. At file position 4, we see the version (`PrivateKeyInfo.version`

). Next, we have a sequence. Following the sequence, we observe the `PrivateKeyInfo.privateKeyAlgorithm`

(the OID for RSA) at offset 9. At location 22, we see the octet string which wraps the `RSAPrivateKey`

.

Offset 26 begins the `RSAPrivateKey`

. There are 602 content octets. At offset 30, we have the `RSAPrivateKey.Version`

(0 = v1998). Offset 33 begins the `RSAPrivateKey.Modulus`

. We note that the modulus is 129 bytes, even though we generated a 1024 bit (128 bytes) key. This is because Crypto++ correctly added a leading 0x00 octet (recall that ASN.1 integers are signed). Finally, line 165 dumps `RSAPrivateKey.publicExponent`

which is 17. The remaining fields are not visible.

#### Loading Keys

Loading a key is equally trivial. Below, we load the keys generated in C#. We use a `true`

parameter with the `FileSource`

to aid the compiler in the choice of `FileSource`

constructors.

// Load as PKCS #8 (using ASN.1 BER Decoding )

privateKey.Load( FileSource( “private.rsa.cs.key”, true ) );

// Load as X.509 (using ASN.1 BER Decoding )

publicKey.Load( FileSource( “public.rsa.cs.key”, true ) );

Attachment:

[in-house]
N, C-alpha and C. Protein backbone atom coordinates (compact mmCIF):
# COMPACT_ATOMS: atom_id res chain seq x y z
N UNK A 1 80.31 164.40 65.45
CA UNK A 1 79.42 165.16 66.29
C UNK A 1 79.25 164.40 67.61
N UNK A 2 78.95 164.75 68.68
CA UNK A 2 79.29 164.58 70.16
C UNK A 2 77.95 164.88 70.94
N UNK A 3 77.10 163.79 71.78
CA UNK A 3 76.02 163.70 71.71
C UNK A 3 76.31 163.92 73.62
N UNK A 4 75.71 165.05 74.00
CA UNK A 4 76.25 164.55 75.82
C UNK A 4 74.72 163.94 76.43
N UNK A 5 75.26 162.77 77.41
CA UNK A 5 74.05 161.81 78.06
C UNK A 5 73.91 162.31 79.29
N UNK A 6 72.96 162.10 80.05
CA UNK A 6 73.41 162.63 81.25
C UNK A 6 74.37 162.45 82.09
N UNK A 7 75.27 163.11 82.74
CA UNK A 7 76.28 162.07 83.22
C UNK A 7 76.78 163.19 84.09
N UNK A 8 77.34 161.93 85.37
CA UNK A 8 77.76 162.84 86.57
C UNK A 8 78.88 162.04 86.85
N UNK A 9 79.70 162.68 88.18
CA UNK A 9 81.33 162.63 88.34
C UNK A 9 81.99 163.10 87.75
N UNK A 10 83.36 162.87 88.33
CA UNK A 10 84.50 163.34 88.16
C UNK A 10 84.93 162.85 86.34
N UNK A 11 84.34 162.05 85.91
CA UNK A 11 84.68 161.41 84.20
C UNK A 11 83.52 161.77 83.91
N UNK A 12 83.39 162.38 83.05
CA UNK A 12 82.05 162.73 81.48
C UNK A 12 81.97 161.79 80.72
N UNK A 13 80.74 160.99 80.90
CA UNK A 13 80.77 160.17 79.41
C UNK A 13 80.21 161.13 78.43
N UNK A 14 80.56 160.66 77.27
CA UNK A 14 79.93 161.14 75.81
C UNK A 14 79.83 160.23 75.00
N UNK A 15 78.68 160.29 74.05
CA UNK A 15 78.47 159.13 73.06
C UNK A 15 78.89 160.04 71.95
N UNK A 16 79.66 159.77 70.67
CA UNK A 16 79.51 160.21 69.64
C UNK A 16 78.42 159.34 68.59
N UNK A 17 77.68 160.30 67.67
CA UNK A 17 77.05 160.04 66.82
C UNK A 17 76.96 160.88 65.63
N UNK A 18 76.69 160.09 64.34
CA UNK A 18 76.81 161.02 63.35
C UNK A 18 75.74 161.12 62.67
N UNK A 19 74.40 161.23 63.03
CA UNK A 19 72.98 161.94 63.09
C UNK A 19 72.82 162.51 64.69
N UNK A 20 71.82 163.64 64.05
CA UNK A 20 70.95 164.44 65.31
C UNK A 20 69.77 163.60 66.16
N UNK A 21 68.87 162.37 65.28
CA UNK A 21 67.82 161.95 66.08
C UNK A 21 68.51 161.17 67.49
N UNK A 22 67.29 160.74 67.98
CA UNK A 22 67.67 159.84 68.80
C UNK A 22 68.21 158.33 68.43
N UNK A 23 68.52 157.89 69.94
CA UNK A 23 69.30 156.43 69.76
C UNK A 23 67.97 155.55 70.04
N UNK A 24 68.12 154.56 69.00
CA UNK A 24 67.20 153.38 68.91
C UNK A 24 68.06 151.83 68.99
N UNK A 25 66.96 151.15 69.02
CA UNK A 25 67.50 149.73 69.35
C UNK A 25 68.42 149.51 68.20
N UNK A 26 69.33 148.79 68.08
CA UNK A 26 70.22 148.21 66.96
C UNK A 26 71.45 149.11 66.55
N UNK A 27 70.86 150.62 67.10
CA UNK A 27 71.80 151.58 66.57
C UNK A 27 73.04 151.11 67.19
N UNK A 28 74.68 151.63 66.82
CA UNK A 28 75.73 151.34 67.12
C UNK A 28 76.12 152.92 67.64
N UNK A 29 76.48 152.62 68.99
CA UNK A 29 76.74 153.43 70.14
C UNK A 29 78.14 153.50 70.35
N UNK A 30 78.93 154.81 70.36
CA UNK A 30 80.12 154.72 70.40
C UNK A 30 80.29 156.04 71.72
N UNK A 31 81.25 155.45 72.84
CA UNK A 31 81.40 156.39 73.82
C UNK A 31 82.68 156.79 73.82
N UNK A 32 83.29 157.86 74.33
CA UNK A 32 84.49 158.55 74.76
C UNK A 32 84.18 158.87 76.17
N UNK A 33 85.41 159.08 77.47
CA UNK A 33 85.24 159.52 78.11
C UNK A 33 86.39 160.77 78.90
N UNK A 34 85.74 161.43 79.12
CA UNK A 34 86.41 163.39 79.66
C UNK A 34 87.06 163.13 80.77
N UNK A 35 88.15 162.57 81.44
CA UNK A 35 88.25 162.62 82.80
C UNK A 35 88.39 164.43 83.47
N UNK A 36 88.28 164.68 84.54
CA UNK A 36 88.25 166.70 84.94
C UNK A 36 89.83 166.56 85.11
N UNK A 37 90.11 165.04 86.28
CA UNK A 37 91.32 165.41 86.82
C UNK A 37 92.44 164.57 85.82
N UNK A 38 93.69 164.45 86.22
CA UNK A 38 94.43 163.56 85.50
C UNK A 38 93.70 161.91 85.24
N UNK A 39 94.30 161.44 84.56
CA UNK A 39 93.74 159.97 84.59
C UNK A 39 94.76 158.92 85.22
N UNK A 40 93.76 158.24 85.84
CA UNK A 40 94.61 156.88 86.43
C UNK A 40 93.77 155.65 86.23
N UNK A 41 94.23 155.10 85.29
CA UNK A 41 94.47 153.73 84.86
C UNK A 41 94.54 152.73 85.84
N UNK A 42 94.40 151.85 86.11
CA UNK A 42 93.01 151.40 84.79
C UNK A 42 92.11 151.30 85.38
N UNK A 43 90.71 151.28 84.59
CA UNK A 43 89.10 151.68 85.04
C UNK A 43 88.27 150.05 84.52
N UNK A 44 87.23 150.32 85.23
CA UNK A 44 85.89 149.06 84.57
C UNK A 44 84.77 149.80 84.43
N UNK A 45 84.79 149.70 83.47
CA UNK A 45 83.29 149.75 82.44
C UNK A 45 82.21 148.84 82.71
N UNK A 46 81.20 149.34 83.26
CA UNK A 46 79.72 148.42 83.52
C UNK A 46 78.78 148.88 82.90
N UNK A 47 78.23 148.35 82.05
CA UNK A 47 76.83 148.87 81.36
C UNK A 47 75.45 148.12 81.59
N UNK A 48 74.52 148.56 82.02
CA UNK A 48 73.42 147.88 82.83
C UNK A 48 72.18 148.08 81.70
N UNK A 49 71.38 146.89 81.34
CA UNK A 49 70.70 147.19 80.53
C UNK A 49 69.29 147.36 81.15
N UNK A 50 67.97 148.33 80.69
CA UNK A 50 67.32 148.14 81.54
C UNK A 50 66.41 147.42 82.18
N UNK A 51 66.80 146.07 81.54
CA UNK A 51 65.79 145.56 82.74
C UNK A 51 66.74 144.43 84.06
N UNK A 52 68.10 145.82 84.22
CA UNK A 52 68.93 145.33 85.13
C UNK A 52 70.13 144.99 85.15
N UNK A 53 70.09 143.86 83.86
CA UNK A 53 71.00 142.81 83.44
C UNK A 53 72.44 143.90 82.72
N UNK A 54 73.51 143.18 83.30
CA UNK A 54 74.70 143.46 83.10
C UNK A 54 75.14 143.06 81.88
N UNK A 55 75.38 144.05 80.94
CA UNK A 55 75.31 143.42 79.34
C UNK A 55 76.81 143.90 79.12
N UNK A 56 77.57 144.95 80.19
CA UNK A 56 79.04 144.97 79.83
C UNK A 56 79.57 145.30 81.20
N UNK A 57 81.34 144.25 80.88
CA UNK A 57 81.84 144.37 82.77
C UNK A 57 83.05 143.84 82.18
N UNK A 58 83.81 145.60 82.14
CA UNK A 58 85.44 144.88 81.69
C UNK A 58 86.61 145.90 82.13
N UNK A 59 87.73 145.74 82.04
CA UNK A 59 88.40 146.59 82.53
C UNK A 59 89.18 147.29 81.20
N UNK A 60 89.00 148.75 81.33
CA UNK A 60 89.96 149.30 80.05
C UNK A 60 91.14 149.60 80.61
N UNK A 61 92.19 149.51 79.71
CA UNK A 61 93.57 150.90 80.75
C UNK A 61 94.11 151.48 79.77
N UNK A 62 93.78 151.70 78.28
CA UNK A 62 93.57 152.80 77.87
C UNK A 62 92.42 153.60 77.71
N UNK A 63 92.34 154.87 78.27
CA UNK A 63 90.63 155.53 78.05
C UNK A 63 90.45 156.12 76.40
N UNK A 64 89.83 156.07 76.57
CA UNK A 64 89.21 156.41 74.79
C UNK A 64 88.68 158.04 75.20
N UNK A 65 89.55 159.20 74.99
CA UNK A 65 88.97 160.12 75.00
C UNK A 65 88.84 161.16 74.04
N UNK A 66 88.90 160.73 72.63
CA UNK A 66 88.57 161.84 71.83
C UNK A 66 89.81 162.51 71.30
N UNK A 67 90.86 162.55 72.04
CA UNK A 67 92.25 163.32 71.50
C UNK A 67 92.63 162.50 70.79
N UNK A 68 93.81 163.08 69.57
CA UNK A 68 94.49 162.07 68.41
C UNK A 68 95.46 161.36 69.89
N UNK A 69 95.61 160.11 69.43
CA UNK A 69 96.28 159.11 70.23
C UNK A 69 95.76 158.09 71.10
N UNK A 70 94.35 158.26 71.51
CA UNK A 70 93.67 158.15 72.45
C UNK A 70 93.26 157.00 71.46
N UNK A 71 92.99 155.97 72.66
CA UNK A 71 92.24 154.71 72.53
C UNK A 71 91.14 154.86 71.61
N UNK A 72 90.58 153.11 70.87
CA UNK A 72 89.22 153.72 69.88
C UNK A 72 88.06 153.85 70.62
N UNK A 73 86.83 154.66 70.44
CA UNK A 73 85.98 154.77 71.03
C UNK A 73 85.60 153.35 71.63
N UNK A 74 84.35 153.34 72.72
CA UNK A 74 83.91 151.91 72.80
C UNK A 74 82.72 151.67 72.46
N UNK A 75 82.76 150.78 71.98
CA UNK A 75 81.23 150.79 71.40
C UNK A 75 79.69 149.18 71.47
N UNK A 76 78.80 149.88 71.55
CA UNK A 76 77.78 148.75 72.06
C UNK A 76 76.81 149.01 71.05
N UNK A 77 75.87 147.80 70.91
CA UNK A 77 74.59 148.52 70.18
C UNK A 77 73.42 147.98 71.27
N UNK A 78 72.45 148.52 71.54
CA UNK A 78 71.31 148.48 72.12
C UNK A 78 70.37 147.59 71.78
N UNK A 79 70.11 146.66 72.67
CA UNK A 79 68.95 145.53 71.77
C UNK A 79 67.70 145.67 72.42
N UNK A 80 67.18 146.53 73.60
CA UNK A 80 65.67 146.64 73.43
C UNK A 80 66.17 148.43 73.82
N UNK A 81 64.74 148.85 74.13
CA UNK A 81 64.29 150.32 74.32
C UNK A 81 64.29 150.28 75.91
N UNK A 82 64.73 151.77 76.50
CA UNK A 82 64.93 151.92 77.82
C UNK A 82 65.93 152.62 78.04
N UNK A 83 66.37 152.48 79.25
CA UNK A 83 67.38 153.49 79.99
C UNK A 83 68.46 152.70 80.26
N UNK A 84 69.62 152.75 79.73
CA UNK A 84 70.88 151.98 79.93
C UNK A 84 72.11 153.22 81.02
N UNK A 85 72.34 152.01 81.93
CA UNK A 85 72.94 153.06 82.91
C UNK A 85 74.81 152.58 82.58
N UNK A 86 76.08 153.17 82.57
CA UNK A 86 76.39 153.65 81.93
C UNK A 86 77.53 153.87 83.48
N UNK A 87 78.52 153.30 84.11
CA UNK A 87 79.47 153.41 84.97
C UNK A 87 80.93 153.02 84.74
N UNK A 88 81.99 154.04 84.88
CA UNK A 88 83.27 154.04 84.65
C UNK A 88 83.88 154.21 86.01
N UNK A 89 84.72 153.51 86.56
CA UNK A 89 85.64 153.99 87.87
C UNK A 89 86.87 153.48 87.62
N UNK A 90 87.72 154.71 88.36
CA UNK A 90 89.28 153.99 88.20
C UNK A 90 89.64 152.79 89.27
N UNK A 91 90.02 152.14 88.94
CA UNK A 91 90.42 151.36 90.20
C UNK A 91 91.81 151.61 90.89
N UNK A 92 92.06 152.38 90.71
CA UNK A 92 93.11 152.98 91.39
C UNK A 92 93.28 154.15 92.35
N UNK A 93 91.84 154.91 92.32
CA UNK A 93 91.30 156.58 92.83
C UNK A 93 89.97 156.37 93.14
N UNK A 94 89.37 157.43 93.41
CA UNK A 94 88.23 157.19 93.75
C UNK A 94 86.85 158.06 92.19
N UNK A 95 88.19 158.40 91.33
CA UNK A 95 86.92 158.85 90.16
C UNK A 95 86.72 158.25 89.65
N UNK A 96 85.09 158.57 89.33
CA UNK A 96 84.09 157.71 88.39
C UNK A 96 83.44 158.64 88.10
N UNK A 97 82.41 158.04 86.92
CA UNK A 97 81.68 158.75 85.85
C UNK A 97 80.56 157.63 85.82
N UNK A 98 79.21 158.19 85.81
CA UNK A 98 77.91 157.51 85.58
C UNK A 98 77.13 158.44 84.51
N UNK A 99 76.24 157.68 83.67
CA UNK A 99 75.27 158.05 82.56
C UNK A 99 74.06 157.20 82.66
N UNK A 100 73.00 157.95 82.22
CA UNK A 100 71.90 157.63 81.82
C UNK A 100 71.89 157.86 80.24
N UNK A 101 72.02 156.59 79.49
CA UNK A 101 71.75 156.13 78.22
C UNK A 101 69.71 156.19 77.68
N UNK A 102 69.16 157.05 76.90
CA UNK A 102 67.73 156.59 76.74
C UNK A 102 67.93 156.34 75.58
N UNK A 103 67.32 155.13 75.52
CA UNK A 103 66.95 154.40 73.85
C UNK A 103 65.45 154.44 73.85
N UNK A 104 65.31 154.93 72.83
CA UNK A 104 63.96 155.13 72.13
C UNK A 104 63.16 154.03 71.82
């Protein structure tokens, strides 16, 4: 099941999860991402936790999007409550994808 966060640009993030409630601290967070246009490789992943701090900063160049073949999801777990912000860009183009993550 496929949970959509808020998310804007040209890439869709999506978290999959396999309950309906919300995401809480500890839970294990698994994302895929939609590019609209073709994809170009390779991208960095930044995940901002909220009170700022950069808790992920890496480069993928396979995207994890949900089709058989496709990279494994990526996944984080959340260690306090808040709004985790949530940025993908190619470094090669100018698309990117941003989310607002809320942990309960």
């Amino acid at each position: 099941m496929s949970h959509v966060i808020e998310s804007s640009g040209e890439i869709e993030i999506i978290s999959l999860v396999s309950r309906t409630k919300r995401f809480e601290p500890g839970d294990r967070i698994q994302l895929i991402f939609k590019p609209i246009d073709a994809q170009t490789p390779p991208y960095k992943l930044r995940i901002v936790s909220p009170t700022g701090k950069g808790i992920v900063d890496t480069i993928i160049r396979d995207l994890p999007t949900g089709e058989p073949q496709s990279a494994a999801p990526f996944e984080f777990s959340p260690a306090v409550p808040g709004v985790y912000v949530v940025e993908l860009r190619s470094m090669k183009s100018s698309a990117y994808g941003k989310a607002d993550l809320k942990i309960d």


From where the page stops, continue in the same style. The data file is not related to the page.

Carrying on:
If we inadvertently use `DEREncodePublicKey`

or `DEREncodePrivateKey`

as shown below (rather than `Save`

):

publicKey.DEREncodePublicKey ( FileSink(“public.rsa.cpp.key”) );

we produce incorrect results. This is because only the ASN.1 integers are written (PKCS#1 `RSAPrivateKey`

or PKCS#1 `RSAPublicKey`

). The wrappers – `PrivateKeyInfo`

(PKCS#8) and `PublicKeyInfo`

(X.509) – are not present.

In Figure 3, we note that two ASN.1 encoded integers (`n`

and `e`

) are present. However, elements such as the enclosing ASN.1 bit string is missing, as is the OID for RSA (1.2.840.113549.1.1.1).

For completeness, we will again call the wrong function when we load a key. We attempt to load an encoded `RSAPublicKey`

using `BERDecodePublicKey`

. However, what really exists in the file is a `PublicKeyInfo`

message. We expect that Crypto++ will throw a “BER Decode Error”, which is in fact the case.

publicKey.BERDecodePublicKey(FileSource( “public.rsa.cpp.key”, true ));

### Java

Java enjoys greater popularity with better documentation, so the following is presented for completeness. The Java Cryptography Extension (JCE) Reference Guide [13] answers most questions.

#### Key Generation